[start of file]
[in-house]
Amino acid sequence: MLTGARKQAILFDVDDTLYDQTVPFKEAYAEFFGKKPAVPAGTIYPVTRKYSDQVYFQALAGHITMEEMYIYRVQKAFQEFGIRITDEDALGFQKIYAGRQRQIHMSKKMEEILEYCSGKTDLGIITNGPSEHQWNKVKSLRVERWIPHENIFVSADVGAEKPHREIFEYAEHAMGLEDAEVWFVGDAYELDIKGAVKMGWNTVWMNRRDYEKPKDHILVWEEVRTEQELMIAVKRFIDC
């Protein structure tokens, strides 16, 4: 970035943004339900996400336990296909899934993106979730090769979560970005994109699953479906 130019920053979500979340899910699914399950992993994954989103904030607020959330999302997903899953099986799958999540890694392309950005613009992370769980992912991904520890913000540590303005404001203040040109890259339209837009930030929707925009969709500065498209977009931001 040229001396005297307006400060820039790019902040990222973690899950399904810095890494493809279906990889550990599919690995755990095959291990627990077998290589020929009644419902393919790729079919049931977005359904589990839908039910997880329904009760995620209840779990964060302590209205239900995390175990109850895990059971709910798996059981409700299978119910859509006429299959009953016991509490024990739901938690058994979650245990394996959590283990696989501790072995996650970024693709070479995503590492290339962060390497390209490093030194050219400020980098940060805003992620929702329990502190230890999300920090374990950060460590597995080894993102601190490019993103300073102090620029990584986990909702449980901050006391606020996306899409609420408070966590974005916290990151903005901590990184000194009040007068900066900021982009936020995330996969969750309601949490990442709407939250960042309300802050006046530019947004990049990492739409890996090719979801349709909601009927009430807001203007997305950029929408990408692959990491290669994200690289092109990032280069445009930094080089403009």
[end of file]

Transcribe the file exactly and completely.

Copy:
[in-house]
Amino acid sequence: MLTGARKQAILFDVDDTLYDQTVPFKEAYAEFFGKKPAVPAGTIYPVTRKYSDQVYFQALAGHITMEEMYIYRVQKAFQEFGIRITDEDALGFQKIYAGRQRQIHMSKKMEEILEYCSGKTDLGIITNGPSEHQWNKVKSLRVERWIPHENIFVSADVGAEKPHREIFEYAEHAMGLEDAEVWFVGDAYELDIKGAVKMGWNTVWMNRRDYEKPKDHILVWEEVRTEQELMIAVKRFIDC
């Protein structure tokens, strides 16, 4: 970035943004339900996400336990296909899934993106979730090769979560970005994109699953479906 130019920053979500979340899910699914399950992993994954989103904030607020959330999302997903899953099986799958999540890694392309950005613009992370769980992912991904520890913000540590303005404001203040040109890259339209837009930030929707925009969709500065498209977009931001 040229001396005297307006400060820039790019902040990222973690899950399904810095890494493809279906990889550990599919690995755990095959291990627990077998290589020929009644419902393919790729079919049931977005359904589990839908039910997880329904009760995620209840779990964060302590209205239900995390175990109850895990059971709910798996059981409700299978119910859509006429299959009953016991509490024990739901938690058994979650245990394996959590283990696989501790072995996650970024693709070479995503590492290339962060390497390209490093030194050219400020980098940060805003992620929702329990502190230890999300920090374990950060460590597995080894993102601190490019993103300073102090620029990584986990909702449980901050006391606020996306899409609420408070966590974005916290990151903005901590990184000194009040007068900066900021982009936020995330996969969750309601949490990442709407939250960042309300802050006046530019947004990049990492739409890996090719979801349709909601009927009430807001203007997305950029929408990408692959990491290669994200690289092109990032280069445009930094080089403009």